Role models

Chelsea captain John Terry has been discussing his early impressions of the club’s new manager, Andre Villas-Boas.

The Portuguese, famed for his thoroughness and organisation, has shown that he also has a good sense of humour by asking the likes of Terry and Ashley Cole to become role models.

“He expects us to be social role models,” Terry revealed. “Everyone is aware of what is expected of us and we will make sure we stay within the guidelines.

“The details of our conversation will stay between him and me, but he spoke about people being late and stuff like that. The boss doesn’t need to stand there and check what time the players come into training. But he has the authority to do so.”

Villas-Boas will be relieved to hear that.

In case anyone wonders why Terry is often perceived to be at odds with whoever happens to be managing the club, the Chelsea skipper was happy to shed some light.

“Everyone knows my ultimate aim is to become the manager one day,” he said.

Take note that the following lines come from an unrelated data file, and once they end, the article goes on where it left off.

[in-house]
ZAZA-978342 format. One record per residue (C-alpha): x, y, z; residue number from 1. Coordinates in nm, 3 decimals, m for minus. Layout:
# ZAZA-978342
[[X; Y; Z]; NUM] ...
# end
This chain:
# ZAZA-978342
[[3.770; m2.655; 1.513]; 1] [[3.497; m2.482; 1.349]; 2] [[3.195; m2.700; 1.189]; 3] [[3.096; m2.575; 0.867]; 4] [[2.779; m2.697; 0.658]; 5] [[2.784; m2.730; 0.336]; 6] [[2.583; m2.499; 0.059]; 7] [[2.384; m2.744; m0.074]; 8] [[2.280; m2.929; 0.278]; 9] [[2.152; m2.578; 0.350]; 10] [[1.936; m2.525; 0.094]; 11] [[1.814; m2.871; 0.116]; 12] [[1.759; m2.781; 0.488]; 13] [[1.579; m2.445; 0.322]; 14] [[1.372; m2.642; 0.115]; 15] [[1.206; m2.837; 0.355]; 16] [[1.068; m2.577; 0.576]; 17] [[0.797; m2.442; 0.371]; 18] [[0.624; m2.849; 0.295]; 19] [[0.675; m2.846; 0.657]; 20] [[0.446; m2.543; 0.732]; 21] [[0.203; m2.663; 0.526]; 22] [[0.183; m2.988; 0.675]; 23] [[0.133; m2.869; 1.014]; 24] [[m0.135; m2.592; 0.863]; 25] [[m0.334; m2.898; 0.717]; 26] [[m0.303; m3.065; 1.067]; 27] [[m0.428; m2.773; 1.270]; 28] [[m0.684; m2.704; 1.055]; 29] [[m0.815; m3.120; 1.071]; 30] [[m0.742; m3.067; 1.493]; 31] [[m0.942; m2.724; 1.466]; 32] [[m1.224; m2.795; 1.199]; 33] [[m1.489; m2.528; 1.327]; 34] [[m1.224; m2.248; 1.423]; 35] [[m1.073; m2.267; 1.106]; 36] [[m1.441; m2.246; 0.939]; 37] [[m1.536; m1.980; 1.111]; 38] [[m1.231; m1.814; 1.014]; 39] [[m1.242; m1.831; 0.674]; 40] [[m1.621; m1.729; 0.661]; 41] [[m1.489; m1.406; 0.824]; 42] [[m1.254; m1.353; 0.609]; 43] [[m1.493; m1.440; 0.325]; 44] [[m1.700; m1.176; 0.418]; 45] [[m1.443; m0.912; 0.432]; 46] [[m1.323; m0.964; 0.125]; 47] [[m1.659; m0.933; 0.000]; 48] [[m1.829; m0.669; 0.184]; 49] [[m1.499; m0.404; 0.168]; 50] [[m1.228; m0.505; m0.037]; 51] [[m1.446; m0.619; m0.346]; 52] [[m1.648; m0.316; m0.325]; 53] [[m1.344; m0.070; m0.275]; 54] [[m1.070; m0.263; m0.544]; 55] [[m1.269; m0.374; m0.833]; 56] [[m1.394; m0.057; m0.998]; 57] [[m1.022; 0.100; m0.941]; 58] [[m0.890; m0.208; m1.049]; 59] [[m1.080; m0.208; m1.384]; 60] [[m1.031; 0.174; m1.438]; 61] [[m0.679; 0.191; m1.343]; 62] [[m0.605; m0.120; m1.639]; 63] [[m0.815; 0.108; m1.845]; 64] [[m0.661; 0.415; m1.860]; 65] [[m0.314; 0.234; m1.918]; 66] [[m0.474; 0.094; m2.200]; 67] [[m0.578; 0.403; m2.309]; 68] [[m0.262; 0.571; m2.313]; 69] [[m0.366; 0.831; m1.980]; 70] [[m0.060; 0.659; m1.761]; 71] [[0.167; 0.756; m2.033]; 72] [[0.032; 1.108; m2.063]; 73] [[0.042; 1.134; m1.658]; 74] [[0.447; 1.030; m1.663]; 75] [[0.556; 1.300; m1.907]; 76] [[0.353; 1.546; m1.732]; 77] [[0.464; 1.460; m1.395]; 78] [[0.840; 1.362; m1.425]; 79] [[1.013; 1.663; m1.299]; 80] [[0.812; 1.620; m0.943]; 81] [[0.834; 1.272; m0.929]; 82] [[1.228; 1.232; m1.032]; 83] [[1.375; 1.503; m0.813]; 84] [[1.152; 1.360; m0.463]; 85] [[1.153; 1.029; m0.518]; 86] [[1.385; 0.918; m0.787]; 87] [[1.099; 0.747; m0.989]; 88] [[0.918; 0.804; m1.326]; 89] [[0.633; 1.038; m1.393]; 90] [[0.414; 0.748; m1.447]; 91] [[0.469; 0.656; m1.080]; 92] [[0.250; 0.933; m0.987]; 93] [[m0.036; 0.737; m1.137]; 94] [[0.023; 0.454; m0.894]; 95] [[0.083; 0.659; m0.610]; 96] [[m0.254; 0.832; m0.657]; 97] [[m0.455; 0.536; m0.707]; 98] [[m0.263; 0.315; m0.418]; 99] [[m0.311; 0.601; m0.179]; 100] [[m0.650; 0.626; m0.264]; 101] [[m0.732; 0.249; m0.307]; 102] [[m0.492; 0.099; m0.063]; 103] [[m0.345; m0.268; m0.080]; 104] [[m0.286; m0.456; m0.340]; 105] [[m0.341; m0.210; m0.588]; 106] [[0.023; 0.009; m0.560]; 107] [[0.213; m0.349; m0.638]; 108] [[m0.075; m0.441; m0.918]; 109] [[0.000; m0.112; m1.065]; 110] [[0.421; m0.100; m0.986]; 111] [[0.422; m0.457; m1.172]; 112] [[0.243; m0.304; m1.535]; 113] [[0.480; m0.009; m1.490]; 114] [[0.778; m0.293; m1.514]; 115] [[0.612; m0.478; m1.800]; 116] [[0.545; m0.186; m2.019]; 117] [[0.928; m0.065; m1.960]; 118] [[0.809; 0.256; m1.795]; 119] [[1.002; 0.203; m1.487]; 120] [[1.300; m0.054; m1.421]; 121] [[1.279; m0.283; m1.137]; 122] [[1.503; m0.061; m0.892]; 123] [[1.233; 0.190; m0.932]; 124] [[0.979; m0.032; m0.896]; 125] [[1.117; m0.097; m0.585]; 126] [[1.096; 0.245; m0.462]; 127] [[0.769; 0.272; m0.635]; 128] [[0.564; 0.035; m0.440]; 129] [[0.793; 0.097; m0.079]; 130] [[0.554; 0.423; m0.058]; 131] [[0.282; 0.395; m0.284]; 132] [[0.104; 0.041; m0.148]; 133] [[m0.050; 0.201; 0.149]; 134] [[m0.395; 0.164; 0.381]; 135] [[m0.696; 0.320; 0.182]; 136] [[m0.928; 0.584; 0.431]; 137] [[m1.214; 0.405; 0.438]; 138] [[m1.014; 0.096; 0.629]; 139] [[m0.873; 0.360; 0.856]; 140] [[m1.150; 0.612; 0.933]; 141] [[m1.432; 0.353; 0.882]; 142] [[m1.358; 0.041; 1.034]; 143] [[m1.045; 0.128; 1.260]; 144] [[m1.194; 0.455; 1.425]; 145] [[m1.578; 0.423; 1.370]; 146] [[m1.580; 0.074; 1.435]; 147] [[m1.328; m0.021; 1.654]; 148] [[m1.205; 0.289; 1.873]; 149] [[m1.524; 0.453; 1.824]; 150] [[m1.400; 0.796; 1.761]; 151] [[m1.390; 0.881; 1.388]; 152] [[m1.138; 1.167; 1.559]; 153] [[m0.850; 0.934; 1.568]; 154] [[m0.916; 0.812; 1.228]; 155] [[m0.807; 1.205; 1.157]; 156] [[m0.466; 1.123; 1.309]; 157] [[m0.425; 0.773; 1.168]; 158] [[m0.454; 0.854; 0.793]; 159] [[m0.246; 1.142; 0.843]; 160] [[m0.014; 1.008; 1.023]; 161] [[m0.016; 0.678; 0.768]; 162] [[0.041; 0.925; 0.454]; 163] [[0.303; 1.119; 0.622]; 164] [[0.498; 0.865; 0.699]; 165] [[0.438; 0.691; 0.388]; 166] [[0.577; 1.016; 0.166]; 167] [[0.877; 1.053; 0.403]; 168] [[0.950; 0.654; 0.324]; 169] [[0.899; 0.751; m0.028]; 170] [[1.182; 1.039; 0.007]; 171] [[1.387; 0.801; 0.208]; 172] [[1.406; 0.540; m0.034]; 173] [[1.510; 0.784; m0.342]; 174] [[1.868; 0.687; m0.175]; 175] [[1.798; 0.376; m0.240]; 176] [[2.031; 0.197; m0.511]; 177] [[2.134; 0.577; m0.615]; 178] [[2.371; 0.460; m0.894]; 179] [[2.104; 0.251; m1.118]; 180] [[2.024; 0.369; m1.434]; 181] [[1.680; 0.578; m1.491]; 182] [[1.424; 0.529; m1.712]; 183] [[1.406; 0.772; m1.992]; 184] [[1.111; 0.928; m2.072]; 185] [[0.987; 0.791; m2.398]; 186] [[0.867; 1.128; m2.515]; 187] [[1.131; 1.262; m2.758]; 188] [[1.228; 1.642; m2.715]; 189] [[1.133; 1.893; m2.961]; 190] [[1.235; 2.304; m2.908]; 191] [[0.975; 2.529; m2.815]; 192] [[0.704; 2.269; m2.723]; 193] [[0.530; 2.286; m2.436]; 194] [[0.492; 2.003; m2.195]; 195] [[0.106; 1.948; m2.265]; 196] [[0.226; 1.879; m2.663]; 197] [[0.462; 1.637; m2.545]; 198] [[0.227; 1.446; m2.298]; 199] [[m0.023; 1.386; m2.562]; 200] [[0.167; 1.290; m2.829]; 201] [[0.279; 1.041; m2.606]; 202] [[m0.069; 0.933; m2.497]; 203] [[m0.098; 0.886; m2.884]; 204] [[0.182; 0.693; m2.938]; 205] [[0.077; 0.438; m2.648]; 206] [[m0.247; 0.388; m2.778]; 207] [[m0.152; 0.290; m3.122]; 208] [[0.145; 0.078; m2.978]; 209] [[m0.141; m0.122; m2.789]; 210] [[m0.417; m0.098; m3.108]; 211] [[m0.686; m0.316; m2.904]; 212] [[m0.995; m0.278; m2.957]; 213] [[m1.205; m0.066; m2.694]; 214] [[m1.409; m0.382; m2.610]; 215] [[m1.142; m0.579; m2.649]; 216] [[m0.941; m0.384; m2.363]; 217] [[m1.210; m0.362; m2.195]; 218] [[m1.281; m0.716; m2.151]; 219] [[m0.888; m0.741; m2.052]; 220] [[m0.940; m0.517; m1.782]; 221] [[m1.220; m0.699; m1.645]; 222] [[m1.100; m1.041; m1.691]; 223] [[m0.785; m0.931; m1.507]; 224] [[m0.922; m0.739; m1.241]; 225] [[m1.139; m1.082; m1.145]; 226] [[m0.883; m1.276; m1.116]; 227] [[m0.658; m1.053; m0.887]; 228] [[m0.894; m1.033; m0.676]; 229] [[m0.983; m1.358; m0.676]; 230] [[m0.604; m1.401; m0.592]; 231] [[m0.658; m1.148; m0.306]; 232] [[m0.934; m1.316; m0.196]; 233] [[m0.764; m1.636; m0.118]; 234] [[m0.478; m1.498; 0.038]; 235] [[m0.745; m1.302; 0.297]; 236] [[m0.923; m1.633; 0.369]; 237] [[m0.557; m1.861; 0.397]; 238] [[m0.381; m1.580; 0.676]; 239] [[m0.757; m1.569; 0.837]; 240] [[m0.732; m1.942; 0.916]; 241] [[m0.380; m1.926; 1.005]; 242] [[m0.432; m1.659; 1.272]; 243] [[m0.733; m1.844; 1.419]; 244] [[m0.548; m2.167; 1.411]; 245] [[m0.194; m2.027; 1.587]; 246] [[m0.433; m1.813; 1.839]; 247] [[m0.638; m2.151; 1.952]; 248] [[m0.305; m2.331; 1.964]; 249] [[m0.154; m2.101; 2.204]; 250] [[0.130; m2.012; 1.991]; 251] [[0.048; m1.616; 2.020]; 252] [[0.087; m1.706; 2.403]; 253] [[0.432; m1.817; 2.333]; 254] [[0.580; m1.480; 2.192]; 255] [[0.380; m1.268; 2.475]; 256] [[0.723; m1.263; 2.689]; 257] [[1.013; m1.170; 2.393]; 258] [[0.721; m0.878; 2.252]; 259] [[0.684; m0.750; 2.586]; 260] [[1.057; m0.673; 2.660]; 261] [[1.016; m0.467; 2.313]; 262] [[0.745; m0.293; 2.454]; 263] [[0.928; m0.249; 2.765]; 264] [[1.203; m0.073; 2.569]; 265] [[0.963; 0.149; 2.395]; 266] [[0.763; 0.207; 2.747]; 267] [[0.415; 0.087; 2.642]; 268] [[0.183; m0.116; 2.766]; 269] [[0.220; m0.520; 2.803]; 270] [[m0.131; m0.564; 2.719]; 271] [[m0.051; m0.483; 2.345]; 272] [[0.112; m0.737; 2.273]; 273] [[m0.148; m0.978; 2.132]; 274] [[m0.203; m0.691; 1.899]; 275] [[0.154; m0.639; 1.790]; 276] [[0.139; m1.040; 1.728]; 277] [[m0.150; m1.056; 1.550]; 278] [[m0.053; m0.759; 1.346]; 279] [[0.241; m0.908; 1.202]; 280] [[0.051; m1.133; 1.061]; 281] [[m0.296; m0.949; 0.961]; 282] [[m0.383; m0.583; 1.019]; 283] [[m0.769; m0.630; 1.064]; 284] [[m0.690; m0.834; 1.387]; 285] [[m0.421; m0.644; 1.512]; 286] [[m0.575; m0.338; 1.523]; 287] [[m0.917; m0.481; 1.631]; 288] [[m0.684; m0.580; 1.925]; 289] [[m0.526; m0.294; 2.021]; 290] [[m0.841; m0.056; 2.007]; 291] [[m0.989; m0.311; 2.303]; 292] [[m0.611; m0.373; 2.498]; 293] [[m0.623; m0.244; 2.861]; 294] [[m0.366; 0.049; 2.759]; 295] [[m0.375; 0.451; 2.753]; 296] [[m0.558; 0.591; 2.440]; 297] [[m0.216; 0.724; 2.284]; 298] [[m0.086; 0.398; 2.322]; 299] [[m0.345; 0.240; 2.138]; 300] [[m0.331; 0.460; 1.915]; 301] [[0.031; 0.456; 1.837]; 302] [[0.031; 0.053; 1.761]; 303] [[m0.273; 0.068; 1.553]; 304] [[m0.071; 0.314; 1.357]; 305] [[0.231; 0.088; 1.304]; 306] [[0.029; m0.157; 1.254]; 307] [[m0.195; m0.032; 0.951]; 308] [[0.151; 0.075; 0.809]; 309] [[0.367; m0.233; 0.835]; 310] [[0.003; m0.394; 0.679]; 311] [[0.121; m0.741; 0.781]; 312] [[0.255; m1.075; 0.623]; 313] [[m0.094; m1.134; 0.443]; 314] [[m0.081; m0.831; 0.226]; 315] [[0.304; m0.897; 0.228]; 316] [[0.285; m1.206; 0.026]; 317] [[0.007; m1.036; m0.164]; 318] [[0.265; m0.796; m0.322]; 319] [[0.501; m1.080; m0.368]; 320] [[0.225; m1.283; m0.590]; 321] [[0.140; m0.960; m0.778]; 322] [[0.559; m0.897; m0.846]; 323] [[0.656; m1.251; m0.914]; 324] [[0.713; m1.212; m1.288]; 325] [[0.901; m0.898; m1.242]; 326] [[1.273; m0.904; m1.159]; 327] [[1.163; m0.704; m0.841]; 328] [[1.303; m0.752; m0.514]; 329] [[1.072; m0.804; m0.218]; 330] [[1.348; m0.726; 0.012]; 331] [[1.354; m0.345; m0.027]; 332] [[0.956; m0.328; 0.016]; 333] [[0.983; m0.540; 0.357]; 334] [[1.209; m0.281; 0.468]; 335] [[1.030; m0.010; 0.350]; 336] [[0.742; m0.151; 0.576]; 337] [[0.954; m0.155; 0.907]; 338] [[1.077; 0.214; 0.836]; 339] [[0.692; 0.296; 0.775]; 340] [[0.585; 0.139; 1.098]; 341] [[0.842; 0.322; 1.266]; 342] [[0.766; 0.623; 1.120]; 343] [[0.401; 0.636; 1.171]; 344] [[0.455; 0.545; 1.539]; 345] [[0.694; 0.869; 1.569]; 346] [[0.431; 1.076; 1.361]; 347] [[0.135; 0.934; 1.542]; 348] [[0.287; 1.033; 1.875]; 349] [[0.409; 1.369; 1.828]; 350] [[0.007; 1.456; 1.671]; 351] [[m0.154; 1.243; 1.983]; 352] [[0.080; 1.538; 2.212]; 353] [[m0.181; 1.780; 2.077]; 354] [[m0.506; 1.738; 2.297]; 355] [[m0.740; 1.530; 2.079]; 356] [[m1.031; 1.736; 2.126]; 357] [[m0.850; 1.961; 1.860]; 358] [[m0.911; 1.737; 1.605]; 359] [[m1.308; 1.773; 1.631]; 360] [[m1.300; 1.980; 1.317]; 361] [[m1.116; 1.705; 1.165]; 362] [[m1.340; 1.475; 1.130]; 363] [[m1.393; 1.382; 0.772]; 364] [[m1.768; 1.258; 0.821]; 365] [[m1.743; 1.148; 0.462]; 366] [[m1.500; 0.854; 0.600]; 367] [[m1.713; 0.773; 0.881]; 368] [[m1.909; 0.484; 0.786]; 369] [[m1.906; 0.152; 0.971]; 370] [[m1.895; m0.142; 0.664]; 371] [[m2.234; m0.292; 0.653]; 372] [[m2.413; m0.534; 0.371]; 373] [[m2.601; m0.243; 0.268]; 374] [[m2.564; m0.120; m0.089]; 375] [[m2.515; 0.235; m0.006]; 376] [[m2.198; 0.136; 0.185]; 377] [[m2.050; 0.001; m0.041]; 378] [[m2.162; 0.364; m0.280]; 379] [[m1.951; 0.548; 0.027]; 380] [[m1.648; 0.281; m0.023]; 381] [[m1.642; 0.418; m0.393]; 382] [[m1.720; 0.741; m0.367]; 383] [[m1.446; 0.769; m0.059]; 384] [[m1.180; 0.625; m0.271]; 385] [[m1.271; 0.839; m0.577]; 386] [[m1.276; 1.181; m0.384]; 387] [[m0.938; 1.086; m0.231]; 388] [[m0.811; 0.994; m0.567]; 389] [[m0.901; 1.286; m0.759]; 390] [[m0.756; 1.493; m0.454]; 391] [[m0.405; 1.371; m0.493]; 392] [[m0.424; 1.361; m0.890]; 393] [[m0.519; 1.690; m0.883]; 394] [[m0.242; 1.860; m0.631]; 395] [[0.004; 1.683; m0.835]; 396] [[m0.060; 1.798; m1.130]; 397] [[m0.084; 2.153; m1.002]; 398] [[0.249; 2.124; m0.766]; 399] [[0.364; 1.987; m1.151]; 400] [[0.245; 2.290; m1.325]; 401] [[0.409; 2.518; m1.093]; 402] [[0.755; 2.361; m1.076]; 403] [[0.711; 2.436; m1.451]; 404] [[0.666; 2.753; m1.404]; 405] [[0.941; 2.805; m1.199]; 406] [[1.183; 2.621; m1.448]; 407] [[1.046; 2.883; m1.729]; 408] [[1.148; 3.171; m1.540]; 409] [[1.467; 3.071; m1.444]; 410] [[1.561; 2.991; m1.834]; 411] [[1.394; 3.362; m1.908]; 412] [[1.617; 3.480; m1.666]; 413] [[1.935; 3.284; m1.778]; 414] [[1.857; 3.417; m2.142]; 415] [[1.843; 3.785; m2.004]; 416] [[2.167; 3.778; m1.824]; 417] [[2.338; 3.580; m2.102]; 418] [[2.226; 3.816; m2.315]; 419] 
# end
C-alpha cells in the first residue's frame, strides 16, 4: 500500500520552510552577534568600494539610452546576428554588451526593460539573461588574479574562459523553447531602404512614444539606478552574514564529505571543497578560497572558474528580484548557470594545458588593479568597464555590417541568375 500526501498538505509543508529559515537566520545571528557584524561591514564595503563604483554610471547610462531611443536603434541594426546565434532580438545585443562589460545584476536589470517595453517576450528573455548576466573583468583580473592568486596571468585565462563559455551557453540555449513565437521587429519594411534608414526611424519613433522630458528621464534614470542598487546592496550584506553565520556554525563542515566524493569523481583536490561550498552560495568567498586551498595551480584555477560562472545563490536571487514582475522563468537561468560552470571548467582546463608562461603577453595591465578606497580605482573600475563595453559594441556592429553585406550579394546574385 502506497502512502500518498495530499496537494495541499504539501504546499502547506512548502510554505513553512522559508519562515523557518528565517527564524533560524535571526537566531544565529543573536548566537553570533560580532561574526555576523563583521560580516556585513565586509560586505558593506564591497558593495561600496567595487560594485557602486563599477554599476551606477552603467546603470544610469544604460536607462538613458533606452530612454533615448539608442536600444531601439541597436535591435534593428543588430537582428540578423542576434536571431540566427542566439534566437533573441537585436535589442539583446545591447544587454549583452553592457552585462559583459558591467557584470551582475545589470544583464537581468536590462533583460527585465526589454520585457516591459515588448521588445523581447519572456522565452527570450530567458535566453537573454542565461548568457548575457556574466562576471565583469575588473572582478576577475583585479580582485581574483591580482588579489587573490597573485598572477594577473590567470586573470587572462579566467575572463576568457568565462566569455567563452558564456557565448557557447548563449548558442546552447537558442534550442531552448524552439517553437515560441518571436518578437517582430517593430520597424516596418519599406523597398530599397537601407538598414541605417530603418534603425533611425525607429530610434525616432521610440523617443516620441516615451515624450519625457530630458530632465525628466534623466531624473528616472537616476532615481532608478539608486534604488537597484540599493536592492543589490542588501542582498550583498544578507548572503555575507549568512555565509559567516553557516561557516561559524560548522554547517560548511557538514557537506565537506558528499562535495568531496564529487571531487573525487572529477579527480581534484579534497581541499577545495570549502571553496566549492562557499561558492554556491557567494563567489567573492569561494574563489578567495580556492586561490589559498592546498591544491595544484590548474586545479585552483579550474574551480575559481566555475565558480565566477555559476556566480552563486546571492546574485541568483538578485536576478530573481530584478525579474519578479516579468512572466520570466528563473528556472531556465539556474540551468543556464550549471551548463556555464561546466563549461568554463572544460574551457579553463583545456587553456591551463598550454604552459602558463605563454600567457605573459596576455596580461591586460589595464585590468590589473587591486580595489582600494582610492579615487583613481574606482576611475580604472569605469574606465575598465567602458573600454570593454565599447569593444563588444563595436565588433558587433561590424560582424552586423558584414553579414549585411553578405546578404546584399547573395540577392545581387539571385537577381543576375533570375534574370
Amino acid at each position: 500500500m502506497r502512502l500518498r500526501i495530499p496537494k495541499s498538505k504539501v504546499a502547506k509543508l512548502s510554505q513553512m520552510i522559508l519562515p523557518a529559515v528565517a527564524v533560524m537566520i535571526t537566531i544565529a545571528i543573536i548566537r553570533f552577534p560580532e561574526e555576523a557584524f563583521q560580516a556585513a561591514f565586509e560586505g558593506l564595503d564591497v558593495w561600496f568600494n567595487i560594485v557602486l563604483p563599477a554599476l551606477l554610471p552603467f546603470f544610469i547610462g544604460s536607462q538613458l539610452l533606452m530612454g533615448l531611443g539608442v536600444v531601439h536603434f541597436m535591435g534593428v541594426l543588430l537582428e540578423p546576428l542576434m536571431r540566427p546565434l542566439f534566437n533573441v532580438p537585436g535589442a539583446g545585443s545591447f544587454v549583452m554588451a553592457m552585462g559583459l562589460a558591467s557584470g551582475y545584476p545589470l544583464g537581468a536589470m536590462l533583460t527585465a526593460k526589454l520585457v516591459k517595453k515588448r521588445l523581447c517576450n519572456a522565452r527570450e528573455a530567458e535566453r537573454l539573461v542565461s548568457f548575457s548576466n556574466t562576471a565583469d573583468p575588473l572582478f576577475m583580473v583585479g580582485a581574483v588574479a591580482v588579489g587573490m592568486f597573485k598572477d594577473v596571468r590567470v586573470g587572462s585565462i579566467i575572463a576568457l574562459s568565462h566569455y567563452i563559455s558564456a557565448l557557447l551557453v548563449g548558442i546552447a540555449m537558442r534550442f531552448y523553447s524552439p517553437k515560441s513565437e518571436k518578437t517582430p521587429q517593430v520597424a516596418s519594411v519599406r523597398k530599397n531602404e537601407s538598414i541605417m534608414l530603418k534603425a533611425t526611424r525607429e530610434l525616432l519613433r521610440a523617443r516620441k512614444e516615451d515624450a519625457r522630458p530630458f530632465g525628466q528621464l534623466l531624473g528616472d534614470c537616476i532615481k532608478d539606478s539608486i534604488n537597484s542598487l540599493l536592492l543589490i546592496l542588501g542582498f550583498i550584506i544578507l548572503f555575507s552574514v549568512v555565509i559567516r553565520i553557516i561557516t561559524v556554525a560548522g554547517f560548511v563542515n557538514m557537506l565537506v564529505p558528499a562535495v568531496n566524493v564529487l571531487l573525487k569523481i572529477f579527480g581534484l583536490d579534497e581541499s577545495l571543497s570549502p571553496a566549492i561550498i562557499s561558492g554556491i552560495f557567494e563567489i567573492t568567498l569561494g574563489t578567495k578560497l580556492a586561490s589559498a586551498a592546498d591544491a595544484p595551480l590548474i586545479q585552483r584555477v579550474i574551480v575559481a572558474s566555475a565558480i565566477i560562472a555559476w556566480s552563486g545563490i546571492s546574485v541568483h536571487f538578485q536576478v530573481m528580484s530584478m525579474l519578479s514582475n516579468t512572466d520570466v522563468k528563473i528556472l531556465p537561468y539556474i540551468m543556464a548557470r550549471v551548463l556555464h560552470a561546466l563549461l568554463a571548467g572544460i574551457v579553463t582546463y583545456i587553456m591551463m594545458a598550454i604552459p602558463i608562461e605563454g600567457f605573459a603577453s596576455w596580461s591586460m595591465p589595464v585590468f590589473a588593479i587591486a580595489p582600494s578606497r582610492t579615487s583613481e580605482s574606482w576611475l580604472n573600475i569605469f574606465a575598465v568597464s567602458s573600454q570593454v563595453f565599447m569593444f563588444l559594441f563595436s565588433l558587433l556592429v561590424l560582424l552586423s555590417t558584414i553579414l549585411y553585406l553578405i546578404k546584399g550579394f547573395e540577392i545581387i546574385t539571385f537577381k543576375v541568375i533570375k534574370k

Missing in action

German striking legend, Gerd Muller, went missing for a total of 15 hours during a Bayern Munich training camp in Trento, according to reports from Italy and Germany.

Muller, one of the most prolific goal scorers of all-time, has been employed by Bayern as a youth coach since overcoming his addiction to alcohol.

Muller left the team hotel in Trento at 3am and when he did not return, the Bayern Munich officials decided to call the police, who found him at 6pm, in a confused and disoriented state, with no recollection of what had happened.

One wishes him well, but just to be on the safe side, it might be an idea to empty the mini bar.

On the move

At long last it looks there is light at the end of the Cesc Fabregas transfer-to-Barcelona tunnel. Arsenal have agreed to speak with the European champions, while the Spanish club’s coach, Pep Guardiola, has given his clearest indication yet that he wishes to sign the player.